17. Mt. Durga Dei died on the 8th June 1905. The present suit was instituted more than 12 years from her death. The claim by the plaintiff, as a representative of the reversioners Jivan Das and others, would fall under Article 141, Indian Limitation Act, being a suit by a Hindu entitled to the possession of an immovable property on the death of a Hindu female. Prima facie the suit was filed beyond time. Under 0. 7, Rule 6 the plaint ought to have shown the ground upon which exemption from the law of limitation was claimed. Time began to run against Jivan Das and others as soon as Mt. Durga Dei died in 1905. Once time began to run there could be no suspension. Section 9, Indian Limitation Act prescribes that once time has begun to run, no subsequent disability or inability to sue stops it. The present plaintiffs, therefore, cannot take advantage of his minority so far as this question of limitation is concerned. It was the duty of the plaintiff or his predecessors, Jivan Das and others, to have instituted the suit within 12 years of the death of the widow. We have already remarked that in the previous litigation, to which the present plaintiff was a party, the villages Lilhar and Karanpur Pindri were not the subject-matter of dispute at all. Kishan Chand only brought a suit to recover these from the transferee of Mt. Durga Dei, and Kishan Chand and his representatives have been in possession all along Even when the compromise of the 7th May 1911 was arrived at, Kishan Chand's, right to retain possession of these villages was not challenged. There was in fact no acknowledgment by Kishan Chand of any title of the plaintiff with regard to these properties. The present claim for recovery of these villages, therefore, must be held to be barred by time.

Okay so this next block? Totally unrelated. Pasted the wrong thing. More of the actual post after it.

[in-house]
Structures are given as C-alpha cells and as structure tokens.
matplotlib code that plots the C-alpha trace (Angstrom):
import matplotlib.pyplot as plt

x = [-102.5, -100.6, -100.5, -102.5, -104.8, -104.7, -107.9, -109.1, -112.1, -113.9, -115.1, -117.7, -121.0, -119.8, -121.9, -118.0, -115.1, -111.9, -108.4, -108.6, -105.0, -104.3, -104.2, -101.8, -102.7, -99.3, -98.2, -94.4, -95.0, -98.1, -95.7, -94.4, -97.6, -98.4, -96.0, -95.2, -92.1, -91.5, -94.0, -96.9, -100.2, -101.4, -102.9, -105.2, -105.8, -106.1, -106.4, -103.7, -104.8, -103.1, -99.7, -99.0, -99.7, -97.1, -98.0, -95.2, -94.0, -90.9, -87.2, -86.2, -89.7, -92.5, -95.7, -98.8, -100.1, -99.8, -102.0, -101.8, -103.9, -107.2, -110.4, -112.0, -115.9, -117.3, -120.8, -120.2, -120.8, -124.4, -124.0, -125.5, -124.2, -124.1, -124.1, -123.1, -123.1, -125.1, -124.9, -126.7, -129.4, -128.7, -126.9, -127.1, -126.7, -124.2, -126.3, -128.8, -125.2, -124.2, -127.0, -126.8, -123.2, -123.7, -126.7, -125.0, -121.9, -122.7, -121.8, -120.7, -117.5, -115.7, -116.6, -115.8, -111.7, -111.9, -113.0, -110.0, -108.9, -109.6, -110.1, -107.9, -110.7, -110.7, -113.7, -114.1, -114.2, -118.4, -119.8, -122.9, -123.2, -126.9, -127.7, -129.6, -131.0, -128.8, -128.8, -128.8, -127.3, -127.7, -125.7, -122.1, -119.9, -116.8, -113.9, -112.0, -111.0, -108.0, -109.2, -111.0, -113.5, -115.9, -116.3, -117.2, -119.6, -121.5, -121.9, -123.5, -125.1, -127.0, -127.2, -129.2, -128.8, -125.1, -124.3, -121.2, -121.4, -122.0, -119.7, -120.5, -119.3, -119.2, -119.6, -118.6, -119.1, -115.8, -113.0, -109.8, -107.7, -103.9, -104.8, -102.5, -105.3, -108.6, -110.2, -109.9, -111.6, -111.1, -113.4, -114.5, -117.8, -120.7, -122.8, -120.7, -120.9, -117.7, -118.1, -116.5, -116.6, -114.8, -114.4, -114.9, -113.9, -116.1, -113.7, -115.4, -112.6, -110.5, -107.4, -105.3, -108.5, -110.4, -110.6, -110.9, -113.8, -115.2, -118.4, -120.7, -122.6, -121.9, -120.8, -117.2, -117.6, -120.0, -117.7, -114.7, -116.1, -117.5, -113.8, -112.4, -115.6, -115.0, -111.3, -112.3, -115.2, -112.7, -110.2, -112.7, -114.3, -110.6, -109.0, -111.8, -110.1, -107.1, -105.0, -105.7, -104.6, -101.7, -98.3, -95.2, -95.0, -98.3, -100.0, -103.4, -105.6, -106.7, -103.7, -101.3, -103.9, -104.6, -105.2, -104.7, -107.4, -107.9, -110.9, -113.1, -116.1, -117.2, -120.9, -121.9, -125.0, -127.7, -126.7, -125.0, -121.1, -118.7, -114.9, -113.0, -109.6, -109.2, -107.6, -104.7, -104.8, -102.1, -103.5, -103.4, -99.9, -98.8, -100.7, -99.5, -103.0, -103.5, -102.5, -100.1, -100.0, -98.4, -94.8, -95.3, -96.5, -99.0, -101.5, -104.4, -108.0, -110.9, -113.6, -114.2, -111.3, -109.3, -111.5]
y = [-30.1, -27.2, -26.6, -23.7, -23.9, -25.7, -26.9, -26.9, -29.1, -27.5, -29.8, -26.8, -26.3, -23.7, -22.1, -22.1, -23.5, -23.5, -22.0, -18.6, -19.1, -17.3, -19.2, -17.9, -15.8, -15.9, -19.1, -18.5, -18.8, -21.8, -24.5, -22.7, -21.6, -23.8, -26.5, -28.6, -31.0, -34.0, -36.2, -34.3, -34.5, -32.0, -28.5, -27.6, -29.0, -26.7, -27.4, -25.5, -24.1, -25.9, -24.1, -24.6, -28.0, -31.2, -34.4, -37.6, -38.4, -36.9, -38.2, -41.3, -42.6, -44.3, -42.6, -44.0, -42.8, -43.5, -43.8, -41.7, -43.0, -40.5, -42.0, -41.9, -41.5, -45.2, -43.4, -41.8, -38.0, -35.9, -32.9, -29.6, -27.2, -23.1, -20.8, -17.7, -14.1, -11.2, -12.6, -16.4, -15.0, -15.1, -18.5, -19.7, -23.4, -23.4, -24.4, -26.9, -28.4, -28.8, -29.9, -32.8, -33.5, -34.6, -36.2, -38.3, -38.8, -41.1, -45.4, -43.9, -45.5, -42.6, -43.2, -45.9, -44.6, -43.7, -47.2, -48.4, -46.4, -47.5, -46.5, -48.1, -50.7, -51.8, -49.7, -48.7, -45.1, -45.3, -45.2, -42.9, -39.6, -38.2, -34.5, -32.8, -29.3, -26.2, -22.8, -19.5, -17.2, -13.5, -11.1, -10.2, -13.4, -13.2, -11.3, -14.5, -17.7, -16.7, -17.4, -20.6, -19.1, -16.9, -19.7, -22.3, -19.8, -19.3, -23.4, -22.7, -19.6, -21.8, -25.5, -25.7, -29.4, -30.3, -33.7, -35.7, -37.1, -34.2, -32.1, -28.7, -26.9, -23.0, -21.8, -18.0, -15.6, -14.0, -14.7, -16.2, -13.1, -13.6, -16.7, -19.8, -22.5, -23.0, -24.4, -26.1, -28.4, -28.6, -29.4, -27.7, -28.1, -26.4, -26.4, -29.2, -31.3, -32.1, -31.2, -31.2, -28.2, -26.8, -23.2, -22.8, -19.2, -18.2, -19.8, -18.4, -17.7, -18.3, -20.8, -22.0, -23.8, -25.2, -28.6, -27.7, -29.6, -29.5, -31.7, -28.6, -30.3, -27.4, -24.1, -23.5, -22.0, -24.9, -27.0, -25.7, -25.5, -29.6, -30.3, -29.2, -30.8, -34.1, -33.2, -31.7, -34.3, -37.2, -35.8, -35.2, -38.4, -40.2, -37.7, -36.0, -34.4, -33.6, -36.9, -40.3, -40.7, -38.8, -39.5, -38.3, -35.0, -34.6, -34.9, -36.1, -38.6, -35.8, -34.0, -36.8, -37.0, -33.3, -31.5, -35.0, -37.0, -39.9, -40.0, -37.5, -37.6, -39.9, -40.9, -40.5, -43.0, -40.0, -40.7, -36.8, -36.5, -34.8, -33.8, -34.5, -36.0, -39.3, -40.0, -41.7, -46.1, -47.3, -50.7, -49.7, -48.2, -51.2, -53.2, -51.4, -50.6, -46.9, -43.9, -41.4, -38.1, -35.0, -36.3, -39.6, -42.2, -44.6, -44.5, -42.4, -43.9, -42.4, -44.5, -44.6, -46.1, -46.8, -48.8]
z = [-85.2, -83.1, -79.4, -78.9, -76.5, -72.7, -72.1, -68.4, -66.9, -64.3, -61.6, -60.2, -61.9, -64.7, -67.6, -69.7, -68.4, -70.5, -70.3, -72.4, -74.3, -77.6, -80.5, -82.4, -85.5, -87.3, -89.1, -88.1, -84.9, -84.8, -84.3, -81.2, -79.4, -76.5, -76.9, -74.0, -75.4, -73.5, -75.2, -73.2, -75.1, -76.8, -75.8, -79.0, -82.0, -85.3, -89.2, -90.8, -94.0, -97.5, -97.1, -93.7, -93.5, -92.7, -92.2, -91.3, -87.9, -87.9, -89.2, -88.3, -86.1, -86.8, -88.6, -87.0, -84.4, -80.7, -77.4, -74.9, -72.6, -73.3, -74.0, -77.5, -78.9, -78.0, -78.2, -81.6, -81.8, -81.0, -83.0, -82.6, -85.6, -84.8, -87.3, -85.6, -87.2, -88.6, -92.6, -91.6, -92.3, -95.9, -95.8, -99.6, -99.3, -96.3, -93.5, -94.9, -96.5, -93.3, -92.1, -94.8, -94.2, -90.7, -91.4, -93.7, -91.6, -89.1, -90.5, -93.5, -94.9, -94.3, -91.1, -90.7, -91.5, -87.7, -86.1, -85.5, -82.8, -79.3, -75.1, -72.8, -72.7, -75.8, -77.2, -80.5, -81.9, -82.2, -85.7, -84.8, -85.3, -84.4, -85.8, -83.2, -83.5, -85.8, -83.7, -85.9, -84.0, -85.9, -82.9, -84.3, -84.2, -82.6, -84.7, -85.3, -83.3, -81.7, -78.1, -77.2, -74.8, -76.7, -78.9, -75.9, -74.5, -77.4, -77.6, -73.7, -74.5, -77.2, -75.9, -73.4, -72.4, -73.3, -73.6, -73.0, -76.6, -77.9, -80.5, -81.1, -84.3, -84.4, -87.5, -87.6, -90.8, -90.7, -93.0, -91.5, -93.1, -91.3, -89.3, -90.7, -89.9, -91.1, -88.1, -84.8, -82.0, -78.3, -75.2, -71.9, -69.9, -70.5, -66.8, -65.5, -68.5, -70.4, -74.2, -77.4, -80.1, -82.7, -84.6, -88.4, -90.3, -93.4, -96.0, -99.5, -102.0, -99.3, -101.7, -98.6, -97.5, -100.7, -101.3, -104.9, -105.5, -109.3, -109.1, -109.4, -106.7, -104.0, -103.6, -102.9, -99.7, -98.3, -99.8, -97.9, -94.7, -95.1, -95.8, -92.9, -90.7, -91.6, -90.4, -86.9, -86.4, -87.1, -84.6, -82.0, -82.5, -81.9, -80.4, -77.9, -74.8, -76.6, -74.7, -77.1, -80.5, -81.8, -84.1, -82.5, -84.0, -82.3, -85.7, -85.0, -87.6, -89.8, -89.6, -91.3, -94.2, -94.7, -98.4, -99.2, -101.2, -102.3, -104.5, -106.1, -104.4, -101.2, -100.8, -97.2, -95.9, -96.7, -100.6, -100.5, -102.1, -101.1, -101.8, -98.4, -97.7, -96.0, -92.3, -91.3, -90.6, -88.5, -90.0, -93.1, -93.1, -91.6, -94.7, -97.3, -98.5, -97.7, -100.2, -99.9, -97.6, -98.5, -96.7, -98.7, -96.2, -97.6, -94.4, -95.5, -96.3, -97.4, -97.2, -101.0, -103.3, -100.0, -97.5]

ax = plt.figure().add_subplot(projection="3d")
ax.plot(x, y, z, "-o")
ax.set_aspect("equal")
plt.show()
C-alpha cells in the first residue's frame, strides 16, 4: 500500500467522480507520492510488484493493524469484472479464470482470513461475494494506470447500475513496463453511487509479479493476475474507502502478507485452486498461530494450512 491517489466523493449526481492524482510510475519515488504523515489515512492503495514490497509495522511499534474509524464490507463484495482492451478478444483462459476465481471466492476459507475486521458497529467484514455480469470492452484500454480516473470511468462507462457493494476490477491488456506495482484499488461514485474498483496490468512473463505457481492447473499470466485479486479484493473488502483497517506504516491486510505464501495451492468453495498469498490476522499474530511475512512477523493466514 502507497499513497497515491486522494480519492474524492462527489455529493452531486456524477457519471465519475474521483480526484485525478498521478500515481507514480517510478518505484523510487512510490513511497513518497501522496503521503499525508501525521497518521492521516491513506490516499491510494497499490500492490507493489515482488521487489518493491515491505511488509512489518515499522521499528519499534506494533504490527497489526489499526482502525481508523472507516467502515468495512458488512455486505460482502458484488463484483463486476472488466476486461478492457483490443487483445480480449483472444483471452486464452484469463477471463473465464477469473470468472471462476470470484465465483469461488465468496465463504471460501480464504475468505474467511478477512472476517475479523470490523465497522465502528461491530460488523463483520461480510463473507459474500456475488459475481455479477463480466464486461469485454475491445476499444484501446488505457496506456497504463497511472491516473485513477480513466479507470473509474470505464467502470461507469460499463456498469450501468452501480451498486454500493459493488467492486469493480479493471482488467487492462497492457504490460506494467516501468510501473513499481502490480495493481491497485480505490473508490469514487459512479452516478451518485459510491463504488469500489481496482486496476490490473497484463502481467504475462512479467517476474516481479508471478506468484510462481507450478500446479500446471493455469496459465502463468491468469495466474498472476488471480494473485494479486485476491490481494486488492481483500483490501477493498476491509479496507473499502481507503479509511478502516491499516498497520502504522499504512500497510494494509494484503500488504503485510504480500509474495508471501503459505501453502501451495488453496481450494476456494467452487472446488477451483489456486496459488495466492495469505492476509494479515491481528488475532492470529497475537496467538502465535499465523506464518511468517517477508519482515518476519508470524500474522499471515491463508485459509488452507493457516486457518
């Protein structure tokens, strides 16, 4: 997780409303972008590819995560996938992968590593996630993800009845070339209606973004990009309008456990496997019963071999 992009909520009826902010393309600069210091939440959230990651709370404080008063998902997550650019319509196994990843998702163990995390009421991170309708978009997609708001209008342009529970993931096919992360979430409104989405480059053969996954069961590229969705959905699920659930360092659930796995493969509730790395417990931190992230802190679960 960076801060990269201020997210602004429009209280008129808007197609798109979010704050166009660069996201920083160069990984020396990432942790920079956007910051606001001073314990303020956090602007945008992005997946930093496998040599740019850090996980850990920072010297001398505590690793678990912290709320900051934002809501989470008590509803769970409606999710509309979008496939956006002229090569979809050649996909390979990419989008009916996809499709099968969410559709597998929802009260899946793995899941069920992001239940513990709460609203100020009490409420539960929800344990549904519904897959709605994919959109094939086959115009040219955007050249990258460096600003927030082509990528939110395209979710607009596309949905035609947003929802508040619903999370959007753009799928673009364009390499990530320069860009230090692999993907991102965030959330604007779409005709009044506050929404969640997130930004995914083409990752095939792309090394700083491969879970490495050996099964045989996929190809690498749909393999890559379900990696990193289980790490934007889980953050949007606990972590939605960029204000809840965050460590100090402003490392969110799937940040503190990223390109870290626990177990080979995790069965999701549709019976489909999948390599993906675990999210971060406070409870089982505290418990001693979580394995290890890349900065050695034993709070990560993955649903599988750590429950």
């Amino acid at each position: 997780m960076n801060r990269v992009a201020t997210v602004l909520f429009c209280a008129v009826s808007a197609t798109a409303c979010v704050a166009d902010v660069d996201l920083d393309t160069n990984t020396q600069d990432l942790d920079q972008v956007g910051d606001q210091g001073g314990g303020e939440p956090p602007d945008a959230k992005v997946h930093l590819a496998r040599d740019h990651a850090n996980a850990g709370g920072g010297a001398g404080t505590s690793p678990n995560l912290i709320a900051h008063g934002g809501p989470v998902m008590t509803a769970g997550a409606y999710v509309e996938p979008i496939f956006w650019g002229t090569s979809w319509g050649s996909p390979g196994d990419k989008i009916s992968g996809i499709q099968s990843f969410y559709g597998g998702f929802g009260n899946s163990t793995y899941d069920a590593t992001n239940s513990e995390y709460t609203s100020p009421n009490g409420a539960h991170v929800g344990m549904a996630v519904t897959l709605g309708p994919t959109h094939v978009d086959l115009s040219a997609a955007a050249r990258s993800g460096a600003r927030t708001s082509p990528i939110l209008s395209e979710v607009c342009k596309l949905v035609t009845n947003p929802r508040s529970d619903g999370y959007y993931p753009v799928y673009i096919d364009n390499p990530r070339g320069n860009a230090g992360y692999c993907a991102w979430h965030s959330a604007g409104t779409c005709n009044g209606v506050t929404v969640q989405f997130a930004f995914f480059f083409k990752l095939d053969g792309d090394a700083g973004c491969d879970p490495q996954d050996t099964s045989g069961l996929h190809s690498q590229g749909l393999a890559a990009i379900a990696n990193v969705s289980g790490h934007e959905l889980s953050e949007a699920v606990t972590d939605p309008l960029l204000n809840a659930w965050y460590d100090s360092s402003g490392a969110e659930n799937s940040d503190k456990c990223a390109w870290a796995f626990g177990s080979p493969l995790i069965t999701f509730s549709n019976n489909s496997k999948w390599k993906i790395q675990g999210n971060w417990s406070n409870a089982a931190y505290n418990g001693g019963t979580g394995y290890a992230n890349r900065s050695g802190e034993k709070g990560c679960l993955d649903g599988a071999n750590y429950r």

18. The learned advocate for the plaintiff contends that in view of the compromise effected in 1911 the running of limitation must be deemed to have remained suspended till the plaintiff was able to institute the present suit to set aside that compromise. In our opinion it is impossible to hold that there was any such suspension at any time or that the Court ever recognized the right of Rup Kishor or his predecessor to get these villages as against Kishan Chand. It cannot, therefore, be suggested that Rup Kishor having got what he wanted, it was not incumbent upon him to bring a suit. This question has been considered at some length in the case of Ramcharan Sahu v. Goga : AIR1927All446 , and it is, therefore, not necessary for-us to discuss the point at any length. We hold that the present claim is barred by limitation.
19. In view of our finding that the claim is barred by limitation it is not necessary to go into the question of Jivan Das pedigree, which the Court below has found not proved.
20. The appeal is accordingly dismissed with costs.